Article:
he committed them against has been decided." (T.R. 391, 3428
Instruction 1, moreover, informed the jury that it could consider extreme mental or emotional disturbance and mental disease or defect that substantially impairs the ability to understand
culpability or conform conduct to law. (T.R. at 384, 3424.) The
jury, therefore, was aware that it could consider Benefiel's mental
condition, insofar as it was extreme or it substantially impaired
his conduct or appreciation of culpability. Instruction 1 further
instructs the jury to weigh any other circumstances appropriate for
consideration. (Id.) Instruction 9 reiterates that the jury may
contemplate other mitigators, "even . . . if not specifically
listed in the statute." (T.R. at 392, 3429.) Benefiel's
background and his mental condition, even if they did not rise to
the extreme or substantially impair his mind or action, are other
factors appropriate for the jury's consideration. While the trial
court did not explicitly enumerate these factors, we think that the
instructions, when read together, led the jury to the conclusion
that it must contemplate those very types of factors "in the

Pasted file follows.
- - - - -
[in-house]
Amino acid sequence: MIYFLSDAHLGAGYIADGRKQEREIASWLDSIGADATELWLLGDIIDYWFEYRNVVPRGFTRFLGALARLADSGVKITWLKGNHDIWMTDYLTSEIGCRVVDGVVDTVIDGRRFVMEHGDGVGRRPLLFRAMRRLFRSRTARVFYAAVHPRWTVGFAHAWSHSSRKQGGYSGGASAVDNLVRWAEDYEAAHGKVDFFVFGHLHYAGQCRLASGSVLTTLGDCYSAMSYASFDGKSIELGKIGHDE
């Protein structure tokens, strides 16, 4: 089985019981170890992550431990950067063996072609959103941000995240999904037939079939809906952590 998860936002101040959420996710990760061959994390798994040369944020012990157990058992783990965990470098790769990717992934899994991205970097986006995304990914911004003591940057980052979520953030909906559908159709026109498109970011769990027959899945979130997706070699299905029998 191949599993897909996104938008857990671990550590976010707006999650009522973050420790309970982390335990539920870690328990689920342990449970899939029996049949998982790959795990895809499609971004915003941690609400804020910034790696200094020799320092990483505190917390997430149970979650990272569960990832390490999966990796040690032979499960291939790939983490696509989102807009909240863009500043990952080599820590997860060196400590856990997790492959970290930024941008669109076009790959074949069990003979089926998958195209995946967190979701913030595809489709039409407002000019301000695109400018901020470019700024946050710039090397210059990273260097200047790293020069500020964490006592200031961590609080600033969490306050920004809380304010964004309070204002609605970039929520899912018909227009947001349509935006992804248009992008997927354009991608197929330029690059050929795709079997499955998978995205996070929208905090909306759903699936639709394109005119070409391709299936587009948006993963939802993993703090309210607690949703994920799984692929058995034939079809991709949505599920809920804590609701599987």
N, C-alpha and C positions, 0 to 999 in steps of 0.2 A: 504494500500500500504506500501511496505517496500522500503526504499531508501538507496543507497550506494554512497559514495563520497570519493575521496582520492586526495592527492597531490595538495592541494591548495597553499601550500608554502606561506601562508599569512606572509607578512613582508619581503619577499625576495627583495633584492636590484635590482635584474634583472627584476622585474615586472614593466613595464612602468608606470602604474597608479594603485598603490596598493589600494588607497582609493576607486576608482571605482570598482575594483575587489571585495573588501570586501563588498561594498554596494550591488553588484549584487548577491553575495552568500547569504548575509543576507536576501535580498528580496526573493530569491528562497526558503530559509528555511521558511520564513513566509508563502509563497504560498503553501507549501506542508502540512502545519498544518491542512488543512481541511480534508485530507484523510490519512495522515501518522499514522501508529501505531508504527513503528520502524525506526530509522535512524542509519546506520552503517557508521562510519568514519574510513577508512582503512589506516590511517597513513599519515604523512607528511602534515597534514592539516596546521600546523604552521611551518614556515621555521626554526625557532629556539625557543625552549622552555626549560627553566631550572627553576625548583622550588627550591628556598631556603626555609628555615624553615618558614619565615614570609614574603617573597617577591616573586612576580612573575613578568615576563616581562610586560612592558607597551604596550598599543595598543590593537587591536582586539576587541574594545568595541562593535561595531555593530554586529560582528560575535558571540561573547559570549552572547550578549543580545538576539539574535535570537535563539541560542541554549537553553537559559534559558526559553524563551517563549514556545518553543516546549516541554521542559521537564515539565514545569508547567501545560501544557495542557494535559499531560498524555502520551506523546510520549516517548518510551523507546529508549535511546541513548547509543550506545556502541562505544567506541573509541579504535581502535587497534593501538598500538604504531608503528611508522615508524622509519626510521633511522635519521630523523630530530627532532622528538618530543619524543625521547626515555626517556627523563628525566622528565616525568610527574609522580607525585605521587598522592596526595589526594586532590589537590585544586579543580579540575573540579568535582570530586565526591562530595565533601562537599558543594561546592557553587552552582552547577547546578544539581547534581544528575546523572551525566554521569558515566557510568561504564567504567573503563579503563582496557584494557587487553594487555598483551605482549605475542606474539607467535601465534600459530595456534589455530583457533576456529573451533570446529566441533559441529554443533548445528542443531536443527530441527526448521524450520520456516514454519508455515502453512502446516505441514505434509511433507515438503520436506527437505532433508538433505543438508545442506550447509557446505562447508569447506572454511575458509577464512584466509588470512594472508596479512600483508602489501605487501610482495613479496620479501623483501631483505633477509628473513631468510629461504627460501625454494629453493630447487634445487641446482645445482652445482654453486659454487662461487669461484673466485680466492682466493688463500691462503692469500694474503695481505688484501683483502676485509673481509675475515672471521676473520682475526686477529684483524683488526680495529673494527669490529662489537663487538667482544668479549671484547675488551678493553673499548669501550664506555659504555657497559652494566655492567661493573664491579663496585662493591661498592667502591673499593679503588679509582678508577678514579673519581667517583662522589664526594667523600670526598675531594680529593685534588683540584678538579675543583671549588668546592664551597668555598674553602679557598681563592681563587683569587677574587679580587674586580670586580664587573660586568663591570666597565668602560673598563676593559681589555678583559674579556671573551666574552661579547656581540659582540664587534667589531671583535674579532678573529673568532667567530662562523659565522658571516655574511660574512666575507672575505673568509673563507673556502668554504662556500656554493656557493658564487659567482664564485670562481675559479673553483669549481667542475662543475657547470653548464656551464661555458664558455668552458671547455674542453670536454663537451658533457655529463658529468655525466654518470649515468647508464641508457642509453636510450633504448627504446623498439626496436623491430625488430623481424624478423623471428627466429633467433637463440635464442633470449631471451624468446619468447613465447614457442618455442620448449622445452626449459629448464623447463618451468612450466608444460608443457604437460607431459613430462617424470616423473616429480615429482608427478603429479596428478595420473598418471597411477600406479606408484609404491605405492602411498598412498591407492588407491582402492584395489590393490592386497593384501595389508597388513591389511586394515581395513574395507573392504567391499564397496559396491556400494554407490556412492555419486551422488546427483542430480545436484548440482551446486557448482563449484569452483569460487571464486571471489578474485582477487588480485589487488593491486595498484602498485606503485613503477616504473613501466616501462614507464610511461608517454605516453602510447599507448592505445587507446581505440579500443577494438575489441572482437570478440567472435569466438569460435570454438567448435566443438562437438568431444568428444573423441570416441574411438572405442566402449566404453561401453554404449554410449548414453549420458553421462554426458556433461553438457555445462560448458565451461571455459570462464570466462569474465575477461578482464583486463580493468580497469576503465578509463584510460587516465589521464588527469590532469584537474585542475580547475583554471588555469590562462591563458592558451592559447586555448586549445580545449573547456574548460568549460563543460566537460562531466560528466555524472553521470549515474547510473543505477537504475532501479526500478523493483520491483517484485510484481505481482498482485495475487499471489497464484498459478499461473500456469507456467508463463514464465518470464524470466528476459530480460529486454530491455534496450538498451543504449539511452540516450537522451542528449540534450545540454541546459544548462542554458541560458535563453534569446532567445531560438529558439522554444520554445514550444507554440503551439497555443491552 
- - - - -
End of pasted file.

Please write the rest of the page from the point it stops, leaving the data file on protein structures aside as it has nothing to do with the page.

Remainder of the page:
interests of fairness and mercy . . . ." (T.R. at 385, 3426.)
C. Identification Procedures. Benefiel argues that, had his trial counsel researched eyewitness identification or employed an expert, they would have learned eyewitness identification is often unreliable. (Petitioner-Appellant's Br. at 72.) He claims that counsel should have presented this unreliability to the trial court, who would have, in turn, excluded the testimony of two women who claimed that Benefiel had kidnaped and raped them six and eight years prior to the crime charged in this case. (Id. at 73.) Benefiel lists several factors indicating unreliability: that the women identified Benefiel from news footage and photographs rather
than from a photo array or lineup, that a significant amount of
time had passed between the crimes against these women and each's
identification of Benefiel as the attacker, that the victims did not get a good look at their attackers, and that Benefiel did not and does not have a distinguishing feature that both women mentioned in their descriptions of their attackers. (Id. at 72.) His claim of error remains, however, that his trial counsel were ineffective for failing to research eyewitness identification or for failing to employ an eyewitness expert. (Id.)